Reset The Net: The Campaign the NSA Wants You To Ignore

On June 6th, 2013, Edward Snowden shocked the world when he revealed that the National Security Agency had been actively collecting data on virtually everyone in the United States, regardless of affiliations (or lack thereof) to terrorist organizations. In addition, Snowden revealed that the NSA had been spying on foreign leaders, citizens of other countries and foreign governments. Of course, the NSA stated that this was all in the name of the greater good and only to protect the American citizens from those who wish to harm our way of life.

Recently, President Obama even stated that he intends to reform the NSA, including halting phone data collection. Unfortunately this doesn’t seem to be out of concern for American privacy rights, but rather a shift of responsibility from the government to the private sector. If the government isn’t involved, then poll numbers aren’t affected.

via Facebook
via Facebook

Snowden’s story has been spun by various media outlets. Based on who you talk to, the man is a patriot or a traitor. In light of Snowden’s recent interview with Brian Williams, NBC News released data that the majority of those polled view Snowden as a traitor. The younger the respondent, the more likely they are to view him as someone who performed a duty in the name of freedom of speech, the cornerstone of our rights as citizens of the United States. Snowden himself said in a video interview at SXSW that there’s no question he would leak the information again, because he”took an oath to support and defend the Constitution and I saw the Constitution … being violated on a massive scale.”

In recognition of the one-year anniversary since Snowden shook the core of the younger generation–people in my generation who don’t really buy into conspiracy theories and who have been raised to think the government is there to protect them–a campaign called “Reset The Net” has been launched.

The website has a pretty good summary of what the campaign is about, including a quick video to get the message out.

Essentially, they state that the problem is that the NSA exploits weak links in internet security to spy on everyone. This is true. When was the last time you REALLY thought about SSL protocol when signing up for a forum or surfing? Do you know what HSTS or PFS protection is? If not, that’s okay. Most people who use the Internet don’t know these things, either. This is what allows the NSA to collect data about you, and honestly, it’s what makes those Facebook ads in your sidebar so creepy.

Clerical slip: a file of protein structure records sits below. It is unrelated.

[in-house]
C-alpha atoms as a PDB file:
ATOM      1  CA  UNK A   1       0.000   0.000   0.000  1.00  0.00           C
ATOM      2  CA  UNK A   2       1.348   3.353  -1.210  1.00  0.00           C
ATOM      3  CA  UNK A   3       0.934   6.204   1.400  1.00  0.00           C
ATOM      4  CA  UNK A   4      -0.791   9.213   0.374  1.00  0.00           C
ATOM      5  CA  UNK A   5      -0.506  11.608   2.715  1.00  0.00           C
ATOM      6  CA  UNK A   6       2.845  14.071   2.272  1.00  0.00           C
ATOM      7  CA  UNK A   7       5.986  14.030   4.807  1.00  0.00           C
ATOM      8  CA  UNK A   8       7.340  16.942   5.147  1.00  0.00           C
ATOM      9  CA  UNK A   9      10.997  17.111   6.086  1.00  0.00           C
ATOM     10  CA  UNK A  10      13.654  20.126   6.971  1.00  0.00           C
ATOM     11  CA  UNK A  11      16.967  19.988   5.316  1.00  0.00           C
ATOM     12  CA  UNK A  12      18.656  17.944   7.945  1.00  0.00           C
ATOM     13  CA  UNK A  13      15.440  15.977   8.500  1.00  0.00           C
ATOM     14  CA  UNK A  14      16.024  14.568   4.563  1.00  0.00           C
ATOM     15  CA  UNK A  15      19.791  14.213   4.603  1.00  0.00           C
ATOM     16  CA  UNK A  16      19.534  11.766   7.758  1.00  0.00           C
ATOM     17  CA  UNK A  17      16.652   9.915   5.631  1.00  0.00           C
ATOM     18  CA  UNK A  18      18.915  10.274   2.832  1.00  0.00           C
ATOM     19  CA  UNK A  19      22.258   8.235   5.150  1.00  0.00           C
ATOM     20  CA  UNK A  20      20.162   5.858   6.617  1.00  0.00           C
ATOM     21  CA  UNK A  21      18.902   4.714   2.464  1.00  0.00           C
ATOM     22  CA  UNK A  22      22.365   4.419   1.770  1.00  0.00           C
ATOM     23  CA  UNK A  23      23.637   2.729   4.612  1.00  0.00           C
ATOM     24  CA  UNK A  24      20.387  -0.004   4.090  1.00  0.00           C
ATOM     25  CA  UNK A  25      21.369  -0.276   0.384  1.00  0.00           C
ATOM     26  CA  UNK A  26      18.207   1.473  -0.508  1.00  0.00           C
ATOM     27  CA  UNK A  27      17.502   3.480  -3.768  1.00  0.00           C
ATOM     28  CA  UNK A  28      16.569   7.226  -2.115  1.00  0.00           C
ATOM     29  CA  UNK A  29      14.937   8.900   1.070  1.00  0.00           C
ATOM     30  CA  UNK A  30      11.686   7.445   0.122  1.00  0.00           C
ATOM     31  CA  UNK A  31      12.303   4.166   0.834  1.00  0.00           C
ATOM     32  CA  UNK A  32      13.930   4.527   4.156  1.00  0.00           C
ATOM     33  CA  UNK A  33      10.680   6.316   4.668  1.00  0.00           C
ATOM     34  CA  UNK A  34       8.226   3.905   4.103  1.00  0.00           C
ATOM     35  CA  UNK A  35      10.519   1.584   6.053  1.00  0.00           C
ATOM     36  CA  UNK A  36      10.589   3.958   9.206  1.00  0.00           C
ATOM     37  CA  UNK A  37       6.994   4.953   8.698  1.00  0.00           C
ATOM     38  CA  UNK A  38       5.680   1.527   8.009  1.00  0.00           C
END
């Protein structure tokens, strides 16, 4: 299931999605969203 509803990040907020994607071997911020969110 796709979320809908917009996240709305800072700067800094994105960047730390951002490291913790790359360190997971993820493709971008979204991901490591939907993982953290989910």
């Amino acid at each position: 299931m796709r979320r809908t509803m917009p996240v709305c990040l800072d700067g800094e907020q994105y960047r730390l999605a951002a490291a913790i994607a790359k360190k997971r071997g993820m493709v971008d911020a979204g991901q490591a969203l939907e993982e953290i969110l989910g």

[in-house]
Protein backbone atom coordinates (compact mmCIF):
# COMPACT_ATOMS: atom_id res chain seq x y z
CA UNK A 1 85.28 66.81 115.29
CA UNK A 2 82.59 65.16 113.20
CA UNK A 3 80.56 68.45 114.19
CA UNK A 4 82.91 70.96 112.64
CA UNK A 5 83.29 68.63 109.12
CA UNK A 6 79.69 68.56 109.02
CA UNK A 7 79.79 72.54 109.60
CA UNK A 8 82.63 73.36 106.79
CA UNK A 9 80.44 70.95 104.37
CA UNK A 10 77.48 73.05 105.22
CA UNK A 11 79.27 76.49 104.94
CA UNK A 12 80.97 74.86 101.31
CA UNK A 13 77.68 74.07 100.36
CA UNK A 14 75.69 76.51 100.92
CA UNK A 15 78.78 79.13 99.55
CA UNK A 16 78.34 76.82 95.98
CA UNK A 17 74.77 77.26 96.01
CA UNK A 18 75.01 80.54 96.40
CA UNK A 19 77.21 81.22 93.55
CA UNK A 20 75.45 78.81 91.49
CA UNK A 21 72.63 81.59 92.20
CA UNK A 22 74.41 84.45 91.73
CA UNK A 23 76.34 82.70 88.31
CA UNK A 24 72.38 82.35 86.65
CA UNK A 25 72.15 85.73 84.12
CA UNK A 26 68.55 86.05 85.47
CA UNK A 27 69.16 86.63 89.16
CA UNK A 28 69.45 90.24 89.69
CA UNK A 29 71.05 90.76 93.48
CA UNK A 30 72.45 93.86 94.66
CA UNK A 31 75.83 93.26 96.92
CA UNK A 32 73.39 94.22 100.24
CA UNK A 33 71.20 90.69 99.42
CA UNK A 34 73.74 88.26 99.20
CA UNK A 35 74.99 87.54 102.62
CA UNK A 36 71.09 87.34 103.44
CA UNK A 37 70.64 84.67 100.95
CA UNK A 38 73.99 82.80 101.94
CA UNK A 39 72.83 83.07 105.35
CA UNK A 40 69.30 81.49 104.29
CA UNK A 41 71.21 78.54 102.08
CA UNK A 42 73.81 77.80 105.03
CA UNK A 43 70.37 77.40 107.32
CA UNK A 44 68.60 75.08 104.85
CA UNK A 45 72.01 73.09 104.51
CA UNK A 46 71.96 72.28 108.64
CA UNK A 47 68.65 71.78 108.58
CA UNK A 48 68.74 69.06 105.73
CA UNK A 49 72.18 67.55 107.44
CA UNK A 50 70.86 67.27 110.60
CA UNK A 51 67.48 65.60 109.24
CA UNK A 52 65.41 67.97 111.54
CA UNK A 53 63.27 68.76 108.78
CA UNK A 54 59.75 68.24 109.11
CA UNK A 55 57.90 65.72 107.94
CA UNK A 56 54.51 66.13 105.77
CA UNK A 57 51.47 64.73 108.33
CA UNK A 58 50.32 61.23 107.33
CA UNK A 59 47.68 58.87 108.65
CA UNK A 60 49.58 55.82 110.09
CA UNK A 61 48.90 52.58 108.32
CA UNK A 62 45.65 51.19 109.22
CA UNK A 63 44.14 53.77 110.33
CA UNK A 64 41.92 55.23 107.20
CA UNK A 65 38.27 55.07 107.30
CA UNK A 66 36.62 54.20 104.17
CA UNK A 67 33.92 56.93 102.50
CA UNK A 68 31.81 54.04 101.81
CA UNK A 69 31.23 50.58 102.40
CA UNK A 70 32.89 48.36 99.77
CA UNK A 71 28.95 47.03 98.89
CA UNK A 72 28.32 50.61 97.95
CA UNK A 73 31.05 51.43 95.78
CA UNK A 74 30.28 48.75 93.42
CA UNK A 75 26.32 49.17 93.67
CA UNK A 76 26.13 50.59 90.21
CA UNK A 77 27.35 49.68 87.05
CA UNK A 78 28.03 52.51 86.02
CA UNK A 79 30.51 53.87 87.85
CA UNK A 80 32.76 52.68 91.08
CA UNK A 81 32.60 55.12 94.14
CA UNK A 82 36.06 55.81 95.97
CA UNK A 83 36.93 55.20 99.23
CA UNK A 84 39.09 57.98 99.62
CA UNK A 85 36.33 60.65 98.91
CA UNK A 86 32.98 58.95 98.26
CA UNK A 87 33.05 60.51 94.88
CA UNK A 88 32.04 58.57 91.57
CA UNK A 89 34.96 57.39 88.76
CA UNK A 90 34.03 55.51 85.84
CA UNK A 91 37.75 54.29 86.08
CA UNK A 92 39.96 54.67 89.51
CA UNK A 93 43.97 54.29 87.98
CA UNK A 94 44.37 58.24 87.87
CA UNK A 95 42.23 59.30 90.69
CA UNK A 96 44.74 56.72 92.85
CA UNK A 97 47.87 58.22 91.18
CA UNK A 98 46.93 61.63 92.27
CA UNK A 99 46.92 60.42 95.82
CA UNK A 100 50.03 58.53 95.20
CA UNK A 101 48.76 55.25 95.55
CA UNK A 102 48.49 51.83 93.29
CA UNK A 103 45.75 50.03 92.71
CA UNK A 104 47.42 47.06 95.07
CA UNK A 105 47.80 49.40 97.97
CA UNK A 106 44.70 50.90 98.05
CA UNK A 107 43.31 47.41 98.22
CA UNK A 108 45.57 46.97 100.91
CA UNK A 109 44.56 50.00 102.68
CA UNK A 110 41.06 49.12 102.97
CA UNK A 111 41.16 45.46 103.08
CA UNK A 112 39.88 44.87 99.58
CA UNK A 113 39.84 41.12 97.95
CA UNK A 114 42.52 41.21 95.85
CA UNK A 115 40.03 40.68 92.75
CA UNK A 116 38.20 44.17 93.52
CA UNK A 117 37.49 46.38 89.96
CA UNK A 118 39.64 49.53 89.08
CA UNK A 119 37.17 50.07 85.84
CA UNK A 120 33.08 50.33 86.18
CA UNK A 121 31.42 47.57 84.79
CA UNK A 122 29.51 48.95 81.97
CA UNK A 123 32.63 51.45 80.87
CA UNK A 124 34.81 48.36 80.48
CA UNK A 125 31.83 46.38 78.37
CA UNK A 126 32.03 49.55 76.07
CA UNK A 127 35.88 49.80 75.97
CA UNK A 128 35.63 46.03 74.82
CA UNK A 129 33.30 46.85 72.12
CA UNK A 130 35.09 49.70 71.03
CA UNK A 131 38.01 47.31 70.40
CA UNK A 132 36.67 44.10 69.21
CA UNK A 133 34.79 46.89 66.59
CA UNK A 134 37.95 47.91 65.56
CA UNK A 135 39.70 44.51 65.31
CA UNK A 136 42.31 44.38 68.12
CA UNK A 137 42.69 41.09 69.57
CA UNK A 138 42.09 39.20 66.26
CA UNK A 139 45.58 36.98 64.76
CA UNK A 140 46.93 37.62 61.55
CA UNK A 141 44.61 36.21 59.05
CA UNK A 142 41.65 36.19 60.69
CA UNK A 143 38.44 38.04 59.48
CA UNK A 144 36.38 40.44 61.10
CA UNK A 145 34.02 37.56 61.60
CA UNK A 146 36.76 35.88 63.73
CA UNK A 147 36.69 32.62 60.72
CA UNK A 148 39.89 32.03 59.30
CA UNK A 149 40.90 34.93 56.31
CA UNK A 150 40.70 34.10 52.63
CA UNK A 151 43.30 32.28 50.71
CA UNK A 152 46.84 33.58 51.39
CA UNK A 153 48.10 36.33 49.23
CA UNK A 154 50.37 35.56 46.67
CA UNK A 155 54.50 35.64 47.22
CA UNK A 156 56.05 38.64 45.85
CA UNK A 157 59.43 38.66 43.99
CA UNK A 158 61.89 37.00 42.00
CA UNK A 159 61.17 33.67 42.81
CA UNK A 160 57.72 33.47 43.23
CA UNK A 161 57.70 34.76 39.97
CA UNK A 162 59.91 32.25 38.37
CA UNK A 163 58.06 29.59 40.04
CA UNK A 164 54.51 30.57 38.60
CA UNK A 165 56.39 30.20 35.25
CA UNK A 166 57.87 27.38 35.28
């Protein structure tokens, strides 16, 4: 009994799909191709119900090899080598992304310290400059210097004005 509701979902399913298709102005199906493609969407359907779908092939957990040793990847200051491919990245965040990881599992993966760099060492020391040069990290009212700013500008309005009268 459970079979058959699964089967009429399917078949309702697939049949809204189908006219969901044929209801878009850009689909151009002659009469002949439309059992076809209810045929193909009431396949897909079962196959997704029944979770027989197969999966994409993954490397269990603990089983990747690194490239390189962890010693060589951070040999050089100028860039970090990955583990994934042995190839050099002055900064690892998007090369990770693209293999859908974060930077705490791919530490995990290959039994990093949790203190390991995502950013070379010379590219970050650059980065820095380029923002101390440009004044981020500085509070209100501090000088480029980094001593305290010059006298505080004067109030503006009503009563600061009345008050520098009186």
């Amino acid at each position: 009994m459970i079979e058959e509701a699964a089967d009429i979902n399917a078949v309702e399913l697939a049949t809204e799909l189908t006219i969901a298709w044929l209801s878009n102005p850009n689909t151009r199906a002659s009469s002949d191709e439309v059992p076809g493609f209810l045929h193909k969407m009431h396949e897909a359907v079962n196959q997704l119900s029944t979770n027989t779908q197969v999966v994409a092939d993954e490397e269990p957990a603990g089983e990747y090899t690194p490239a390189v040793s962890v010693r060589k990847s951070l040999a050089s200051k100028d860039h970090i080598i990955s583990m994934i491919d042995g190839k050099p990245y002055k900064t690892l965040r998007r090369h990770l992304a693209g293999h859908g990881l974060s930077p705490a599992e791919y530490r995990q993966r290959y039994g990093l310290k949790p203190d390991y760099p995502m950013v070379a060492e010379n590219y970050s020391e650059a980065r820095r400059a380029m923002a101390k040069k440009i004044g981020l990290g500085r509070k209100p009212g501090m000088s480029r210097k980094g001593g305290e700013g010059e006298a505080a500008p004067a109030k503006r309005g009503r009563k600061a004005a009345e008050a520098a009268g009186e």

The solution and plan is as simple as the problem. By building NSA-proof security into the Internet every day, we can regain control of our data. By exploring internet browsers such as Tor or SRWare Iron, we can help maintain our anonymity and not give our surfing habits to conglomerates such as Facebook or Google. Then, once we upgrade ourselves, we can promote the campaign.

I’m not a person who’s into slacktivism. I’m not going to “lyke dis if i cry everyt1ime” on Facebook or share a hashtag that is merely clickbait. I know that those tactics don’t change anything. Seriously, posting your bra color to raise awareness for breast cancer? I’m already aware of breast cancer, thank you. After realizing the full reach of idiocy with the Kony 2012 debacle, I’m jaded like that.

via Reddit
via Reddit

I’m also passionate about freedom of speech. I’m passionate about a free Internet. I have this crazy idea that the information I look at should be private to me if I say so. If I want to look up information on underwear packs for my drag king persona, I don’t think it’s anyone’s business. If I need to Google a weird rash that my husband developed, I shouldn’t be haunted by ads for skin cream three months later. And I’m not alone. Many others agree with me.


I’m not saying that you need to run a splash screen on June 5th. I’m not saying that you need to participate in the #resetthenet hashtags or follow the conversation. I AM saying that you should educate yourself and know what the implications of allowing data breach are. Next time you surf over to an extremist feminist site might be the time they put you on a watch list, you dirty liberal sympathizer you.

Al Miller
Resident nerd, glitter goth, and reluctant adult, Al has been writing about the things that make her heart sing for over a decade. She also handles the social media management for The Flounce. Need to have some questions answered or maybe discuss some PR for your upcoming indie game or geek culture project? Want to see if you're soulmates and discuss pizza toppings? Questions about pitching or contributing? email at No dick pics, please.
  • AlexisO

    I am on (and I hate to even use this phrase) “Team Snowden” we would still be in the dark about the NSA, the spying, and the unchecked privacy violations if it wasn’t for him.

    • botenana

      I am also on that team.